But yes. 8ns jitter is of course terrible.

If there is 10 second period 50% square wave (why hell use this mode if need less timing jitter - perhaps user do not know what he is doing)
there may  be (typical) 10ms random jitter... 10000000ns! jitter and itv reads in specs, it is designed so. Why user do not use pulse mode and go with around 8ns jitter (exept that with long times there come also system clock "walking" around and timing accuracy is reduced by this. Then can use external good freq reference. )

But then also some manufacturer tell jitter as rms. Some tell peak to peak. This may be big difference. If jitter time is gaussian random it may mean in practice near 10 times difference.
Example Agilent 33220A and square: Jitter (RMS) 1 ns + 100 ppm of period. Terrible or perfect?

How much is peak-peak jitter time in worst case.  1kHz square period time is 1000000ns. 100ppm is 100ns and +1 so specs tell that 101ns jitter RMS.  Siglent for Square: Jitter 0.1% of period with 1kHz (typical)  and it do not tell if this is peak-peak or RMS  but with my measurements it looks more like peak-peak.
For Arb Agilent  tell  Jitter (RMS) 6 ns + 30 ppm and agen RMS.   Siglent for Arb: peak-peak 8ns (typical).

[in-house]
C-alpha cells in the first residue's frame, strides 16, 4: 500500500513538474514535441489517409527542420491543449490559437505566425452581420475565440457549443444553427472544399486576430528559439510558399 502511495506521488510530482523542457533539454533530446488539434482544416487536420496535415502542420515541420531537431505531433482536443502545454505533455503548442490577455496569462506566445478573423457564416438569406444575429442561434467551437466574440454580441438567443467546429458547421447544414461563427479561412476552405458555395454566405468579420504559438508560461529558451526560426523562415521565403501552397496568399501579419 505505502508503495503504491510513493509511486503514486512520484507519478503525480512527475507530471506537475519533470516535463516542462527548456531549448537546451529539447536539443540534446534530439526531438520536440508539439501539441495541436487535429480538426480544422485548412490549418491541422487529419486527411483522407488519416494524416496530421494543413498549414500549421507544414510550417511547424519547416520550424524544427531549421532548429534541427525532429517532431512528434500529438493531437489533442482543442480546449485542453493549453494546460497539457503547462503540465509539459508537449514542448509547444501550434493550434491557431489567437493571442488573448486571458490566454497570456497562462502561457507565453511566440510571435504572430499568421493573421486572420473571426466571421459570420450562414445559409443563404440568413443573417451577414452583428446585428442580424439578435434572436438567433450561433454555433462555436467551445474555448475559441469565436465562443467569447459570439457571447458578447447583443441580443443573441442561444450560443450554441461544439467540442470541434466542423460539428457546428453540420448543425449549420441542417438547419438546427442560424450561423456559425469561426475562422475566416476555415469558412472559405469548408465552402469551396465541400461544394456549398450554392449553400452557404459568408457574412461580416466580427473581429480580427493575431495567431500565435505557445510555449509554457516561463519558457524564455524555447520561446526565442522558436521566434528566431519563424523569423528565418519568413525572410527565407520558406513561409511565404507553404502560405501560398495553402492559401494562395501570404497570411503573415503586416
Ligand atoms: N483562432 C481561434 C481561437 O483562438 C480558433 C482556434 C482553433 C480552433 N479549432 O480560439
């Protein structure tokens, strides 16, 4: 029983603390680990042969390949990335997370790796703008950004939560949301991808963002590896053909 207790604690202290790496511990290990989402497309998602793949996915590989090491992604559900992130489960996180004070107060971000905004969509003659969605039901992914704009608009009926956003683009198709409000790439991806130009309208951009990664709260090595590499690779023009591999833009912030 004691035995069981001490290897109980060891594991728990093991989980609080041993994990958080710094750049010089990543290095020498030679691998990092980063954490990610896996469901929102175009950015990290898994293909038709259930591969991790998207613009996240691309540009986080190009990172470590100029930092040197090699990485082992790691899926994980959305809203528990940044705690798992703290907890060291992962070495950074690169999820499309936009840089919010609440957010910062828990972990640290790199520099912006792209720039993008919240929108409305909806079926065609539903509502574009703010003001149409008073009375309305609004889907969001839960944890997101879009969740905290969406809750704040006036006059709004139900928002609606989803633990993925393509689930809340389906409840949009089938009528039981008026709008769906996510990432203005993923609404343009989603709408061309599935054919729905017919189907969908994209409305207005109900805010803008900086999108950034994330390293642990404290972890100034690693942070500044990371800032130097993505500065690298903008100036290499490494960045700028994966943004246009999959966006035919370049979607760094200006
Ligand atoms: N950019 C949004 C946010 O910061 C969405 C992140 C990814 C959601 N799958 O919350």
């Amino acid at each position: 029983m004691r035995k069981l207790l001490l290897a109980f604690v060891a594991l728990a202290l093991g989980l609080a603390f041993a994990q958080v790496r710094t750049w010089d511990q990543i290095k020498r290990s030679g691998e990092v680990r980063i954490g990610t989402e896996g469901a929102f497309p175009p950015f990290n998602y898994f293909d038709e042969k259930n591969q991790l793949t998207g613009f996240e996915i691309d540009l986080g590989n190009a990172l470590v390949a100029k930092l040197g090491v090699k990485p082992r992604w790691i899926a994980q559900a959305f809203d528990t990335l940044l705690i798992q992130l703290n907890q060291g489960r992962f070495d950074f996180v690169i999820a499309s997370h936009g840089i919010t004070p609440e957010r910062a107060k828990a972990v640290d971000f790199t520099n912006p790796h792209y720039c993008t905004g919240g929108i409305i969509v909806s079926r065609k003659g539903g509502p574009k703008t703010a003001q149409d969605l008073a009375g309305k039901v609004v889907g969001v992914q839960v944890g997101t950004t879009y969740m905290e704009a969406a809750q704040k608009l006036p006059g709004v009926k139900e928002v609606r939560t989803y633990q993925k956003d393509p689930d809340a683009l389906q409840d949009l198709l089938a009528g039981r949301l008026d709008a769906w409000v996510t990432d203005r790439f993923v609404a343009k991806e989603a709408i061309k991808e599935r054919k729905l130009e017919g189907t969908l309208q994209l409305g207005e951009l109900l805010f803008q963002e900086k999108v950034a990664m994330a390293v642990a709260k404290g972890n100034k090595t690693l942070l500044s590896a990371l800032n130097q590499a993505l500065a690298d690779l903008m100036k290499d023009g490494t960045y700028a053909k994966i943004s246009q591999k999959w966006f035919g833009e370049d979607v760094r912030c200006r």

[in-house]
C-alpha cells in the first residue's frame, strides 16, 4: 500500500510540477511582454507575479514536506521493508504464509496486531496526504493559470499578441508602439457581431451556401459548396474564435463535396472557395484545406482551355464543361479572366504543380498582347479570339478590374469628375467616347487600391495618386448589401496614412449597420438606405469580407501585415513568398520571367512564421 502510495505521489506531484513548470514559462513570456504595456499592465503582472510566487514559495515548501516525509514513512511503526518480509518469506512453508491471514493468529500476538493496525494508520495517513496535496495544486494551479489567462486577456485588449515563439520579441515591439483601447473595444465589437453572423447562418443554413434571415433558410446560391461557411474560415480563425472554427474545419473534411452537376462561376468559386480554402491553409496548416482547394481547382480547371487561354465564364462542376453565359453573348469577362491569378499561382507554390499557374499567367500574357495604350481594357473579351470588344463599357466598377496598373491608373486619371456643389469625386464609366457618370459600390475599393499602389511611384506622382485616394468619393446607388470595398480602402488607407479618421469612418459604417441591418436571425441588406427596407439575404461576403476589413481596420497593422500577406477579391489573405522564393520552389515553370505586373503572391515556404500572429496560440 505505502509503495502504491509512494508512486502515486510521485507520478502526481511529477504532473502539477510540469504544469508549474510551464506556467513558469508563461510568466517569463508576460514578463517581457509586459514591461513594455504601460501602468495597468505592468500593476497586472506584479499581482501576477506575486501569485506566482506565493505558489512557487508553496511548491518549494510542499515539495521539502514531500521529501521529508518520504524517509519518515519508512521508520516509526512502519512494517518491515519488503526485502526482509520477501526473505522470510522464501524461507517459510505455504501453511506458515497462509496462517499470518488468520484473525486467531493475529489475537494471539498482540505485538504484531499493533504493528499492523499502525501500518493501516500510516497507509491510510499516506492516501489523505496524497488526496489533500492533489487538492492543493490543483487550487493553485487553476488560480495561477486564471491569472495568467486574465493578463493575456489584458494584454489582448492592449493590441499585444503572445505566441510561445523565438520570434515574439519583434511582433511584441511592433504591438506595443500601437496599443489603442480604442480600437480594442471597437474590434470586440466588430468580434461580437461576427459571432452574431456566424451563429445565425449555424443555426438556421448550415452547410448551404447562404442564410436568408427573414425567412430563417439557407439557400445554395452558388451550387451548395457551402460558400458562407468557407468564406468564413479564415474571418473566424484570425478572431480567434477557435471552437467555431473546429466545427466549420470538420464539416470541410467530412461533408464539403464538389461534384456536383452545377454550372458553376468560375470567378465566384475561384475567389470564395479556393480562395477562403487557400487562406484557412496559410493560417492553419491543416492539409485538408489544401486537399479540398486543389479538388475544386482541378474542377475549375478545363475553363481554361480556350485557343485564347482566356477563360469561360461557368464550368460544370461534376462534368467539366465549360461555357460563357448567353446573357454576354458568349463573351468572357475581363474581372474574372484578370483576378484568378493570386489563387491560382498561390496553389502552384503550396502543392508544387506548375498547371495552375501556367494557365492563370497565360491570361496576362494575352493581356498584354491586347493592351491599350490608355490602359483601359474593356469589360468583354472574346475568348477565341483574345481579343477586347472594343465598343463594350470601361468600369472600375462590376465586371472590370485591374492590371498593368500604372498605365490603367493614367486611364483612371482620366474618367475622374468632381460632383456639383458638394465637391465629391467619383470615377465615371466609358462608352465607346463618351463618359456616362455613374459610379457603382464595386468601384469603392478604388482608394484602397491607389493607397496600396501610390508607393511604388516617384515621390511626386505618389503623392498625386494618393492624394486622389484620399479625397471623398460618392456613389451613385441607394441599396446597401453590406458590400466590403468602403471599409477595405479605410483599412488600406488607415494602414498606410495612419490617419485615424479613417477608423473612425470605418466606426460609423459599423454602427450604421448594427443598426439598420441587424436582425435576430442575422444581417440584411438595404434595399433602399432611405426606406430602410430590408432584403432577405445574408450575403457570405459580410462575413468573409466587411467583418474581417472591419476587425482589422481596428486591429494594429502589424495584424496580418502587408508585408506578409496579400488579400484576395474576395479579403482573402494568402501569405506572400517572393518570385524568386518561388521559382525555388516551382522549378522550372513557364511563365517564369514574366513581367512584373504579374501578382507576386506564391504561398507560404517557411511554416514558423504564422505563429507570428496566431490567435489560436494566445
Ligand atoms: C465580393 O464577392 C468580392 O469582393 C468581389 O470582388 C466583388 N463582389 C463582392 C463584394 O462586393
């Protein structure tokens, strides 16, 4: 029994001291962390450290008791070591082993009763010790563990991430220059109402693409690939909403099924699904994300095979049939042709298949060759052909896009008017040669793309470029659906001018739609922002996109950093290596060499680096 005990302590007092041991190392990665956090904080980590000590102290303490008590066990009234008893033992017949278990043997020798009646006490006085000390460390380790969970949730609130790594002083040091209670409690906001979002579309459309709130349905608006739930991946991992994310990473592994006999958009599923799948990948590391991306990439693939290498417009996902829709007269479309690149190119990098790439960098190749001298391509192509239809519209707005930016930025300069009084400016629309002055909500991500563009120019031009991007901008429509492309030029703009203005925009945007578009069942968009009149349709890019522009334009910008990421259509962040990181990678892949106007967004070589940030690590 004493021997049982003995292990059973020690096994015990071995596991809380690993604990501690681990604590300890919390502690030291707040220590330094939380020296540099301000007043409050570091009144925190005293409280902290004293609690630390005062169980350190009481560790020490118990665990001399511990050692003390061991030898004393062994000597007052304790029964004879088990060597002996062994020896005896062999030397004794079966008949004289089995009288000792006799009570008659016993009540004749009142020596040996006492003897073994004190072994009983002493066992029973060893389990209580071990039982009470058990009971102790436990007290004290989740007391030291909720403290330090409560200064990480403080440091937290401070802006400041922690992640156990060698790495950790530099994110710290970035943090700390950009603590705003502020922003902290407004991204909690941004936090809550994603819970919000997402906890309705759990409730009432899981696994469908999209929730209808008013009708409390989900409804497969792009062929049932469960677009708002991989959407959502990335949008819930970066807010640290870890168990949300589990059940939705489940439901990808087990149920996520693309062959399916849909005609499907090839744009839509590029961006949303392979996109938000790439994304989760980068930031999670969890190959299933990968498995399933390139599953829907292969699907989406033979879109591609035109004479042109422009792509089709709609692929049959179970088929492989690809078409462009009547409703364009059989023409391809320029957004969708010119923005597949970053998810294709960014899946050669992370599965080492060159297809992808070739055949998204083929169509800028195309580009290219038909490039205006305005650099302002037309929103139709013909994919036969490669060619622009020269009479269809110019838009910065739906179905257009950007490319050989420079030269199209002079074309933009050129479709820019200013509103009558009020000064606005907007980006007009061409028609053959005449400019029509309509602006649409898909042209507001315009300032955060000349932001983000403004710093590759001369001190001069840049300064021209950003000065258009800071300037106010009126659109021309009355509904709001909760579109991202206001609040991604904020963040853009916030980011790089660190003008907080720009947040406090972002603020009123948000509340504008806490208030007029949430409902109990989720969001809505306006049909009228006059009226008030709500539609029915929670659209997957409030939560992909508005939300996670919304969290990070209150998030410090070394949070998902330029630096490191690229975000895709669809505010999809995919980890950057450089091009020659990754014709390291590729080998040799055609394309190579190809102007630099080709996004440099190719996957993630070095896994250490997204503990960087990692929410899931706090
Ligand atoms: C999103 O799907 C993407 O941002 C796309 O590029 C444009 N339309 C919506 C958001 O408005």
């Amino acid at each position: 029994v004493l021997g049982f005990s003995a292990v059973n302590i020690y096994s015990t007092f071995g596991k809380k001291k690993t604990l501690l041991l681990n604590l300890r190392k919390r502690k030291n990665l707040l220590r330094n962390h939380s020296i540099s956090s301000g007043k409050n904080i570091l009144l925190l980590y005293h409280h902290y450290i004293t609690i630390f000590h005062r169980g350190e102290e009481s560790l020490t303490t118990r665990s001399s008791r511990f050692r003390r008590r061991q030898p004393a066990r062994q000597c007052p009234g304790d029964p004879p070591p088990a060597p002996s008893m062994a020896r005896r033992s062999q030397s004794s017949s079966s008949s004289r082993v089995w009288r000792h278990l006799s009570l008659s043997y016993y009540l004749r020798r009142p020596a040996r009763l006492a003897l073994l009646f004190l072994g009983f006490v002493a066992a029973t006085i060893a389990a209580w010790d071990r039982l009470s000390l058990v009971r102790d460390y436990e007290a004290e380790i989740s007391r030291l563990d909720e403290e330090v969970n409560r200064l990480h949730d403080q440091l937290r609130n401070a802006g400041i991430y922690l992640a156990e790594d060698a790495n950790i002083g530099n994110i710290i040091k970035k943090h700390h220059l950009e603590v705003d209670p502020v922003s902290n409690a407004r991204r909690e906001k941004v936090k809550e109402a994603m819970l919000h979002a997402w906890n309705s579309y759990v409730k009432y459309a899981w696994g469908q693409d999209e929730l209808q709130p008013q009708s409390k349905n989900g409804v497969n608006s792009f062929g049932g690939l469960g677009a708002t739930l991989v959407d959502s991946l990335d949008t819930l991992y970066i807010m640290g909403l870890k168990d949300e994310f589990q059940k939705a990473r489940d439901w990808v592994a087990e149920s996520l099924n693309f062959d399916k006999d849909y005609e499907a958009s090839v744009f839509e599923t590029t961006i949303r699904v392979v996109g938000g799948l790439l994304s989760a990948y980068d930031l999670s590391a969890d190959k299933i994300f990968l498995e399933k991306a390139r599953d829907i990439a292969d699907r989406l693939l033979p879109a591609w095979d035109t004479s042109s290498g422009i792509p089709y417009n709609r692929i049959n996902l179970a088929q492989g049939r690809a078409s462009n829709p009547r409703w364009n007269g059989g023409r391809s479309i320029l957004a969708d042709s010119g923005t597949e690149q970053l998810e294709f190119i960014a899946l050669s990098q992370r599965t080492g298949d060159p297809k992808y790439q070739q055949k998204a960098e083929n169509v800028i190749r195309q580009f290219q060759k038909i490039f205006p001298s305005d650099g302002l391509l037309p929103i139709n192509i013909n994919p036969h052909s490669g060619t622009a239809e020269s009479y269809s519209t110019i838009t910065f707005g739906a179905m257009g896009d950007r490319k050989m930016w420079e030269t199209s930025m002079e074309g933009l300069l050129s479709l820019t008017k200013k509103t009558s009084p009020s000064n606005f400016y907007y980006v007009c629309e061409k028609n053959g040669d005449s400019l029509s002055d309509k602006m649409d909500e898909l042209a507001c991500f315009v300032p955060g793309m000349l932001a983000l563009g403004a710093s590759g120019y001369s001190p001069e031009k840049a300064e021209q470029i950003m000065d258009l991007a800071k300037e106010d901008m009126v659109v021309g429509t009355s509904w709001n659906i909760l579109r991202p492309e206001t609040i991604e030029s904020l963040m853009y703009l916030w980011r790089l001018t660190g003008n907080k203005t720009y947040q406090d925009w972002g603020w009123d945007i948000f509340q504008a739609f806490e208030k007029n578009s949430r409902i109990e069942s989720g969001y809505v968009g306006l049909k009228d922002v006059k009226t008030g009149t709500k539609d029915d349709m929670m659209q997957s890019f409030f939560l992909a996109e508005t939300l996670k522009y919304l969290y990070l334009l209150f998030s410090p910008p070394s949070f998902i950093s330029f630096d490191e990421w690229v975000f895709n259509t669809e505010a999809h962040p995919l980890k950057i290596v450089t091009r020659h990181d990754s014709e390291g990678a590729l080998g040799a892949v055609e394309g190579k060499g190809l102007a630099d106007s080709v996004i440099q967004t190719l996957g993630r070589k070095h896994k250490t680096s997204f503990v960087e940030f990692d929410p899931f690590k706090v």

Lets look this: http://www.sitime.com/support2/documents/AN10007-Jitter-and-measurement.pdf  for thinking about rms vs p-p.


Here some tiny tests (designed is more tests but just total lack of time)

http://siglent.freeforums.org/tests-siglent-sdg1000-function-arbitrary-waveform-generator-t5.html

This is for random hobby use and for professional use IF user need meet specs. This is NOT high end lab equipment. This is well under 0.5k$ "multifunction" apparatus. Building quality is also good in its class.

(in some old HW there can littlebit improve square wave quality by doing tiny modification as Siglent have told. (Comparators Hys setting resistors))






« Last Edit: March 29, 2013, 02:37:47 pm by rf-loop »
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Online nctnico

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Re: waveform generator
« Reply #25 on: March 25, 2013, 12:46:14 pm »